Spirituality demands nothing of you. It invites you to just be and to let Life take you on your journey – one moment at a time.
A whole lot of people out there are confused between spirituality and religion. They think that people who lead religious communities are spiritual. It need not necessarily be so. Spirituality is the flowering of inner awareness – it helps you understand that all Life is equal just as it is impermanent. When you realize the true nature of Life, you simply want to be (who you are) and don’t want to anymore become (something, who you are not!).
This morning’s papers reported the shocking story of a lady reporter having been asked by members of the Jain community to move to the back row in an auditorium because they didn’t want a woman sitting in the front row, when their munis, their gurus, who are celibate, sat on stage. Rashmi Puranik, a journalist with a Marathi news channel, was asked by members of the Shree Santacruz Jain Tapagachh Sangh to move to a back row at a function organized by the Jain community to felicitate Maharashtra Chief Minister Devendra Fadnavis for banning beef in the state. The organizers felt that Puranik’s presence would “offend” the celibates. I found the approach of this section of the Jain community outrageous. I would like them to ponder over how their “venerable” saints, the munis, the gurus, were created on this planet if they found the presence of women “offensive”. The way this Jain Sangh behaved with Puranik is not just regressive in the context of respect to women, it is an assault, a slap, on all of humanity. I am glad Fadnavis said what he finally did at the event, but only after Puranik raised a stink over the treatment meted out to her: “We are in the 21st century. All practices that discriminate against women should be stopped. A society progresses only when women get due respect.” Apparently, the Sangh has issued a statement saying the issue had been misrepresented and that Puranik was only asked to join a row meant exclusively for women. I am sorry. But I find that argument too weak and untenable – aren’t you still discriminating on the basis of gender?
But there’s yet another, equally larger, issue that begs clarity here. Which is, the role of religious leaders. These leaders, like the religions they represent, are confusing humanity. Their avowed rituality, their dogmas and their faulty, often illogical, belief systems are in place only so that they can lead and control their followers. Instead of awakening and inspiring people to the right way of thinking, living, working and winning, they are promoting fear and guilt in the garb of championing religious discipline. I, for one, don’t see any value or virtue in celibacy. In fact, it is impossible for anyone to be celibate. And truly no one is. Indulgence need not be with the physical sense and form alone. Those who claim and profess celibacy in a physical sense may have never stopped fantasizing encounters in their minds! And why work hard on suppressing a natural urge when, by being truly spiritual, you can allow it to arise within you and yet remain unmoved by its presence? A truly awakened person is one who can, in the company and presence of a woman, nurture a feeling of compassion and love for her. Trying to claim the same while asking for women to not cross your path is, to put it bluntly, cowardice.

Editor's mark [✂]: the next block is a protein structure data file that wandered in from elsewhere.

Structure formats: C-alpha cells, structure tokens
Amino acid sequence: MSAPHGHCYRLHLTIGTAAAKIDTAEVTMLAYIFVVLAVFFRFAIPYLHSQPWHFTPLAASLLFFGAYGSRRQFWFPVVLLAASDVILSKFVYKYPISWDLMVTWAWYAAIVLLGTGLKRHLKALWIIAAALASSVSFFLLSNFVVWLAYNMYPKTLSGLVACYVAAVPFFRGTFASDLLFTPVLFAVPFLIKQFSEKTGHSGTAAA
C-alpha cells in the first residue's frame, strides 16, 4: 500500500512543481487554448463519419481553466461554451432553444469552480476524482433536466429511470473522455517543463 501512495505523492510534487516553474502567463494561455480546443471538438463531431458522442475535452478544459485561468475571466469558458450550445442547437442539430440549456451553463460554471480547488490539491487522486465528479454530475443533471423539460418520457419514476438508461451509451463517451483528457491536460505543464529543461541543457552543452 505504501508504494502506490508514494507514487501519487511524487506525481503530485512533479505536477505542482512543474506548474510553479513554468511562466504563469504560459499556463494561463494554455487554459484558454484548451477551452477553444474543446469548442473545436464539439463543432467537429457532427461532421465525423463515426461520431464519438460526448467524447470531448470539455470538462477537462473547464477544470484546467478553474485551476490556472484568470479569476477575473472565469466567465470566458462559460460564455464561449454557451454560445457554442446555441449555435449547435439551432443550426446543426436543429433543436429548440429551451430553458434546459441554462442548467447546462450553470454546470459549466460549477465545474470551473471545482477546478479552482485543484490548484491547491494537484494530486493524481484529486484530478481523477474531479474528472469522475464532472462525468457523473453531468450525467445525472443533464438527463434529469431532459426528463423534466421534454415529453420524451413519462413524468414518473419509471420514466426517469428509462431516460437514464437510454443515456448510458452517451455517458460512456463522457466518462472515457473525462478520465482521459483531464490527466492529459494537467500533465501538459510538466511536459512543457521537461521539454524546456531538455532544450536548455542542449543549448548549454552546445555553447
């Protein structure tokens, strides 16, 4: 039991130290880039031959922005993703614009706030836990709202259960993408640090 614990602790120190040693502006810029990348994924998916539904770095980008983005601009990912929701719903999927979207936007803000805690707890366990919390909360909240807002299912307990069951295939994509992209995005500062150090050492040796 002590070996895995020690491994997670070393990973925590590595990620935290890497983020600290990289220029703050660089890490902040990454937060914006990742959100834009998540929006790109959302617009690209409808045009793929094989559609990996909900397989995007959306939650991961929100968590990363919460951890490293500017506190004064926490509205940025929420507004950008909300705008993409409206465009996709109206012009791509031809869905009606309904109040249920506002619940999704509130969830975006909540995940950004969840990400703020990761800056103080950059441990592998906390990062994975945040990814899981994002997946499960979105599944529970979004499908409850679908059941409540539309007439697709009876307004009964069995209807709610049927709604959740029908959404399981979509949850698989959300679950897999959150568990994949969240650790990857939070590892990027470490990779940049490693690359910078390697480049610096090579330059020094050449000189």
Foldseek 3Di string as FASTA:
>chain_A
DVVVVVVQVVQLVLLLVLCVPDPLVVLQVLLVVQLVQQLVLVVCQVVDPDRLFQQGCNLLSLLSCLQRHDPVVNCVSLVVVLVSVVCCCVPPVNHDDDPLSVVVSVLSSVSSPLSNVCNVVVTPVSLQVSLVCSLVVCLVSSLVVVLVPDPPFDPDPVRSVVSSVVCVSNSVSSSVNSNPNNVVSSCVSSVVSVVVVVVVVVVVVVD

We met our astrologer, Balan Nair, yesterday. A very learned man. A scholar. He’s truly world-class, a subject matter expert and a no-nonsense, no mumbo-jumbo professional. At 82, he has 64 years of experience in seeing how human beings are tossed around in the ocean of worldly Life – samsara sagaram, according to him! Seeing me wear rings on my fingers some years ago, he had remarked: “Sir, you look educated. Do you think a stone can change your destiny?” That’s how practical and evolved he is – for the record, I internalized his message and chucked my rings! So, my wife and I always find his perspectives enriching. Yesterday, he said this to us (referring to the gut-wrenching experience of a bankruptcy that we are still going through as a family and as a business): “Each numbing experience in Life has a teachable point of view. You will learn as long are you have the willingness to learn – and unlearn. Anybody can go to a forest or sit in a cave and become a sanyasi. But the one who can deal with the pulls and pressures, trials and tribulations, and the continuous churning of the samsara sagaram, of this chaotic world, and yet be above it, that person alone is truly spiritual and a real winner.”
That’s a simple, awakening perspective from someone who has seen a lot of Life. I wish those who sit on powerful social or community pedestals, controlling religions and people, learn from this man’s wisdom. Only then can we create a spiritual world that celebrates all of humanity. Only then can we rid ourselves of a dogmatic, ritualistic religious order that divides basis gender and social stature and exploits the vulnerable among us!